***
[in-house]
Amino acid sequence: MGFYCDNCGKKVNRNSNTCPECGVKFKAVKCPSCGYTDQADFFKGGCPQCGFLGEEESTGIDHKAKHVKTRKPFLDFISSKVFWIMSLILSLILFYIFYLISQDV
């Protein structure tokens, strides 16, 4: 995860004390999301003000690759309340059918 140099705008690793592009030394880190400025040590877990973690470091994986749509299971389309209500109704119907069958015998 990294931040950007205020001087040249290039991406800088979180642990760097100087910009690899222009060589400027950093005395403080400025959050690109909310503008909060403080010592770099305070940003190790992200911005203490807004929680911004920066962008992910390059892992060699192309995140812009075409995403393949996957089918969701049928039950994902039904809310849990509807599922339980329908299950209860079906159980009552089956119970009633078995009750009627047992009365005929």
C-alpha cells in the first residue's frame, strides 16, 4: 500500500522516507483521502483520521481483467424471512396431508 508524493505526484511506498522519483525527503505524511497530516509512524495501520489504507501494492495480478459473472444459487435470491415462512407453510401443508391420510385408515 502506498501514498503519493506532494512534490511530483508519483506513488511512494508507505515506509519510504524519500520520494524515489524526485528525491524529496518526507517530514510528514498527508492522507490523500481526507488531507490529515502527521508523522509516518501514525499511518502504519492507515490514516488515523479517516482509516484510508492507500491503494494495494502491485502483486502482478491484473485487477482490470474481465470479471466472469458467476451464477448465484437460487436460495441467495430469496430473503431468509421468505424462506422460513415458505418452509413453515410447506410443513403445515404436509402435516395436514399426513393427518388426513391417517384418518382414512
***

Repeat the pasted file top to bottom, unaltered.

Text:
[in-house]
Amino acid sequence: MGFYCDNCGKKVNRNSNTCPECGVKFKAVKCPSCGYTDQADFFKGGCPQCGFLGEEESTGIDHKAKHVKTRKPFLDFISSKVFWIMSLILSLILFYIFYLISQDV
């Protein structure tokens, strides 16, 4: 995860004390999301003000690759309340059918 140099705008690793592009030394880190400025040590877990973690470091994986749509299971389309209500109704119907069958015998 990294931040950007205020001087040249290039991406800088979180642990760097100087910009690899222009060589400027950093005395403080400025959050690109909310503008909060403080010592770099305070940003190790992200911005203490807004929680911004920066962008992910390059892992060699192309995140812009075409995403393949996957089918969701049928039950994902039904809310849990509807599922339980329908299950209860079906159980009552089956119970009633078995009750009627047992009365005929």
C-alpha cells in the first residue's frame, strides 16, 4: 500500500522516507483521502483520521481483467424471512396431508 508524493505526484511506498522519483525527503505524511497530516509512524495501520489504507501494492495480478459473472444459487435470491415462512407453510401443508391420510385408515 502506498501514498503519493506532494512534490511530483508519483506513488511512494508507505515506509519510504524519500520520494524515489524526485528525491524529496518526507517530514510528514498527508492522507490523500481526507488531507490529515502527521508523522509516518501514525499511518502504519492507515490514516488515523479517516482509516484510508492507500491503494494495494502491485502483486502482478491484473485487477482490470474481465470479471466472469458467476451464477448465484437460487436460495441467495430469496430473503431468509421468505424462506422460513415458505418452509413453515410447506410443513403445515404436509402435516395436514399426513393427518388426513391417517384418518382414512